Castleton kids turn detective

Year four pupil Madeline Ward inspects a fossil through a magnifying glass at Castelton School, in the background Mike Windle talks to other pupils infront of a display they have made''w111114    Picture: Ceri Oakes
Year four pupil Madeline Ward inspects a fossil through a magnifying glass at Castelton School, in the background Mike Windle talks to other pupils infront of a display they have made''w111114 Picture: Ceri Oakes
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CASTLETON schoolchildren turned detectives to study a murder scene from the distant past.

The murder was part of a school project about dinosaurs when the youngsters designed and exhibited their own ancient animal that they named Castleterocerous.

They also learnt about Castleton Moor 160 million years ago in the Jurassic period through a study of the area’s rocks and soil.

As part of their studies, Mike Windle of the North East Geology Trust visited them and asked them to look at clues and solve a crime scene entitled Who Killed Triceratop.

Head teacher of Castleton School, Jane Douglass said: “He had a model of a baby Triceratop to study and the children learnt so much from the project.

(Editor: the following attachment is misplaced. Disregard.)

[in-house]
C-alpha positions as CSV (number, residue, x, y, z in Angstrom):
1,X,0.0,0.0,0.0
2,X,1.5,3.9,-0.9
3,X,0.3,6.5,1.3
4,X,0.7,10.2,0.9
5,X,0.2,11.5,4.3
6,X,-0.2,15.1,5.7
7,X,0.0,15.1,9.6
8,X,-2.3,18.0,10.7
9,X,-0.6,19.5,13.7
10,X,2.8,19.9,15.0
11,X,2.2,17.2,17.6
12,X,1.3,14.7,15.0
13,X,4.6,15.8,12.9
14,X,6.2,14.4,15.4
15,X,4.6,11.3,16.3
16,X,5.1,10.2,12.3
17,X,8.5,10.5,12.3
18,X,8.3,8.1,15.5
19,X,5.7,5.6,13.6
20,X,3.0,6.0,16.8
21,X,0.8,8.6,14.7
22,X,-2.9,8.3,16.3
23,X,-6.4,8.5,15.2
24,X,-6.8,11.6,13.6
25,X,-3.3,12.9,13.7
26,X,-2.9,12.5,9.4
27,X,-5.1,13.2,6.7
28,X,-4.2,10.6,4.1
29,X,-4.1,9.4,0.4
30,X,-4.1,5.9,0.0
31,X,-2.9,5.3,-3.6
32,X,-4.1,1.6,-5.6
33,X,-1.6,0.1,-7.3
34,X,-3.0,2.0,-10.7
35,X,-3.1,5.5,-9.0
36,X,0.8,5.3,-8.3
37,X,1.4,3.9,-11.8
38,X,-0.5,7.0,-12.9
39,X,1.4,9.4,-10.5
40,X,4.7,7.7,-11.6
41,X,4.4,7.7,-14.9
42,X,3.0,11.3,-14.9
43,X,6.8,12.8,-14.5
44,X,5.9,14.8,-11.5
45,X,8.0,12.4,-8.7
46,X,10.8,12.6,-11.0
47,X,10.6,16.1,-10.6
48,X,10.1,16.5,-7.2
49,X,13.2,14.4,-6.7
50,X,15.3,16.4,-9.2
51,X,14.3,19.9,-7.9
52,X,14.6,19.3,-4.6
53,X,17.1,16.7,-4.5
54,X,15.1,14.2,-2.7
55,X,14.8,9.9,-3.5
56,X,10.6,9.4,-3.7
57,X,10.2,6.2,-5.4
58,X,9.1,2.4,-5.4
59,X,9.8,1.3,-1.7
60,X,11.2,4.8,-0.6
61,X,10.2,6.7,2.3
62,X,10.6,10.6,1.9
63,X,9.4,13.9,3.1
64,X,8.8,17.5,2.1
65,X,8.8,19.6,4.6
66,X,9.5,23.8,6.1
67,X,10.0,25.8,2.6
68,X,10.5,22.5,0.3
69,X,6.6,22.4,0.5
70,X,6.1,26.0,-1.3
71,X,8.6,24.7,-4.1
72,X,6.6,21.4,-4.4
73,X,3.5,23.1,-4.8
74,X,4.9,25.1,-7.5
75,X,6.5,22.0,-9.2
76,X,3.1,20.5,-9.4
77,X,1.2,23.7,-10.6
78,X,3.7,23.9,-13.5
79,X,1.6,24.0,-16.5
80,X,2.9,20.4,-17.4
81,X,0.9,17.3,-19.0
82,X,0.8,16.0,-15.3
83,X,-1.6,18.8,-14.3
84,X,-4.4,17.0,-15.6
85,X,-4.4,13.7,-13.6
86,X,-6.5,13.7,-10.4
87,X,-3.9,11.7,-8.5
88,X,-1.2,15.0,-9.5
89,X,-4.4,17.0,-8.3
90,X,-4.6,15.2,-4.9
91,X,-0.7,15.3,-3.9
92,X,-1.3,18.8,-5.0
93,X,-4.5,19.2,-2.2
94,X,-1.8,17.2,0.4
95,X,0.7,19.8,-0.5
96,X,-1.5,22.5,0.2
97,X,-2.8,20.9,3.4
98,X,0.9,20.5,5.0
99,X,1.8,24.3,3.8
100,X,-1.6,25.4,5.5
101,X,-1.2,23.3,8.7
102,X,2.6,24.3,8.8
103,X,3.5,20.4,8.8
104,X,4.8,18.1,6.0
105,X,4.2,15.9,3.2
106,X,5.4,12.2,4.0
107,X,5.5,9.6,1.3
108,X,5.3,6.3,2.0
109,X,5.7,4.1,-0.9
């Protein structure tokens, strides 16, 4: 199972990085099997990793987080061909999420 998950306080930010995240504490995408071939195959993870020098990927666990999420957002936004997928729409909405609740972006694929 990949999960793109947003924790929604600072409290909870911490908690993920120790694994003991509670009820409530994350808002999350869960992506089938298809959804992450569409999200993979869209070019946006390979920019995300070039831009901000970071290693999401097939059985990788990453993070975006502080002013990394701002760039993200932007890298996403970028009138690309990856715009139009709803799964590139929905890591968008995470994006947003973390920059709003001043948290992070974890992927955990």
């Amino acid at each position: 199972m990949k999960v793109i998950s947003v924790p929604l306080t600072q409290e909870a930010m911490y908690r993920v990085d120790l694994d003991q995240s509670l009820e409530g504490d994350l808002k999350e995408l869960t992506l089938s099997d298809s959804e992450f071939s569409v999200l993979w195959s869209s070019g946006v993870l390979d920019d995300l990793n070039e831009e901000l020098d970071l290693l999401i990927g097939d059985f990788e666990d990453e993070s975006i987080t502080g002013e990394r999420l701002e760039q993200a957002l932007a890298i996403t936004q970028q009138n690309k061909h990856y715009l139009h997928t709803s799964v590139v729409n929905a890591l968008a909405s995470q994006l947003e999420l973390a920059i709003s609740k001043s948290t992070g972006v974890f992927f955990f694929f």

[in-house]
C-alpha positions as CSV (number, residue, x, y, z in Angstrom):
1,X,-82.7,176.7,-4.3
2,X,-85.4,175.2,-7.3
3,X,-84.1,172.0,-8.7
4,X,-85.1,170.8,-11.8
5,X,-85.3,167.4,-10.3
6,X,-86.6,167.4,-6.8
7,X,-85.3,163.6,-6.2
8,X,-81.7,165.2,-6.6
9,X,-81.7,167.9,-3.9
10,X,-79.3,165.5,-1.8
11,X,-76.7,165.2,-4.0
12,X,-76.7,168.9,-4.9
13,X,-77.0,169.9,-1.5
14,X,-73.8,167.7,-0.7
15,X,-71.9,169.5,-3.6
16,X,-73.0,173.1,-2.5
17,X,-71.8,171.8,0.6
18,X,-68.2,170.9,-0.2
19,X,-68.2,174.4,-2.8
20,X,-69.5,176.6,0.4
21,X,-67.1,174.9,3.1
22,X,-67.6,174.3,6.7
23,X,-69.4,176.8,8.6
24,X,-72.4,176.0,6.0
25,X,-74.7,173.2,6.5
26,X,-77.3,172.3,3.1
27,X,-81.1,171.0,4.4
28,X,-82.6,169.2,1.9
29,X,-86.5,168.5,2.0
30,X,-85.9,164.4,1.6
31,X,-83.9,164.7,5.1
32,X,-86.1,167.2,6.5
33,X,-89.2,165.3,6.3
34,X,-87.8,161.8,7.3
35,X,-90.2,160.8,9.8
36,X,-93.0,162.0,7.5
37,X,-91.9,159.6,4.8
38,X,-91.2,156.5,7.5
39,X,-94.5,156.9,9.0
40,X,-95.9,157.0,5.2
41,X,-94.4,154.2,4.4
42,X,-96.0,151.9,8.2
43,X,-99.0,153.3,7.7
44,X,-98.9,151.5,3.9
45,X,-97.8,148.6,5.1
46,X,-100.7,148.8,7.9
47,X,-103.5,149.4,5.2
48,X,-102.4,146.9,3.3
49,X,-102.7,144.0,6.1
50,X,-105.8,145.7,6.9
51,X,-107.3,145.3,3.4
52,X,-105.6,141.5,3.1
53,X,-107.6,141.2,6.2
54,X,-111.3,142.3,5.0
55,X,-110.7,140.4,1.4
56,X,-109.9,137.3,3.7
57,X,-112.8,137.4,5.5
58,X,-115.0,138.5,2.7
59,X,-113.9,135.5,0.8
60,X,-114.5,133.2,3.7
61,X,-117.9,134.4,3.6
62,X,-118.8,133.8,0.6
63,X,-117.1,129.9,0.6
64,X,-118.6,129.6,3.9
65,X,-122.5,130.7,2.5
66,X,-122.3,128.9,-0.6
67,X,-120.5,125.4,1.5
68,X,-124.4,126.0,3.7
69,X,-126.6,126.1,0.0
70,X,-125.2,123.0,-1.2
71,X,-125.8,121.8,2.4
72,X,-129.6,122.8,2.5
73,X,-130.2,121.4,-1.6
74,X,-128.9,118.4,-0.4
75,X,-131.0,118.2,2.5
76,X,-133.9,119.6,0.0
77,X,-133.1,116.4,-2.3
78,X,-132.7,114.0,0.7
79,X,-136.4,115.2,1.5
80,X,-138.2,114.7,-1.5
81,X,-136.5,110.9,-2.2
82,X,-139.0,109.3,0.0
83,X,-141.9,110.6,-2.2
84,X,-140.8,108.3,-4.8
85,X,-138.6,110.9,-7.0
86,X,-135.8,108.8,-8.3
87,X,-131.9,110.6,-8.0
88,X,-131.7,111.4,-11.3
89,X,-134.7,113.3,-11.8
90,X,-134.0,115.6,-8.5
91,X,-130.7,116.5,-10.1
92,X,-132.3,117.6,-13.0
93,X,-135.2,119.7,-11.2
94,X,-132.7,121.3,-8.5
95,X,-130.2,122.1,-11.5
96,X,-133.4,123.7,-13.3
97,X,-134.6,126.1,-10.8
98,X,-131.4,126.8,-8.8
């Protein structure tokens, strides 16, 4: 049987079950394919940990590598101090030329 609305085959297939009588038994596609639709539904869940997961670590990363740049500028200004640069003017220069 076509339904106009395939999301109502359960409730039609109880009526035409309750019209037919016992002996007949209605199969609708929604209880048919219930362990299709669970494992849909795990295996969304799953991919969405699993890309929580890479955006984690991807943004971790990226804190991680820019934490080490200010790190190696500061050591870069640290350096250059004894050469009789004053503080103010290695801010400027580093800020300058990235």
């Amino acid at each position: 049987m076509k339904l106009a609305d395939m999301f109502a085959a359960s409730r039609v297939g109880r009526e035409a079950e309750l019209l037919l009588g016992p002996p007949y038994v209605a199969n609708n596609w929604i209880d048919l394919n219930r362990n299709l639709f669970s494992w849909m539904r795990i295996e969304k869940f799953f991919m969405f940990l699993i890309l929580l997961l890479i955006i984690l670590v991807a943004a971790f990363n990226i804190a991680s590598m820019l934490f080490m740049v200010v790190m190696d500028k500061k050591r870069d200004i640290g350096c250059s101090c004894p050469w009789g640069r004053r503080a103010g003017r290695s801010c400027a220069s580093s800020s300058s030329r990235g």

“It really opened their eyes about looking at clues to the past and not taking things at their face value.

“Mike’s inspirational presentations and fieldwork throughout the project intrigued us all and showed how geologists use their findings to learn about the past.”

The staff also held an open afternoon when local residents came into school and brought old photographs of the area in less ancient times.

They included pictures of Gannister quarries on the moor above the village where a particular kind of sandstone was excavated used in the steelworks of Teesside, as well as the remains of the railway that transported it.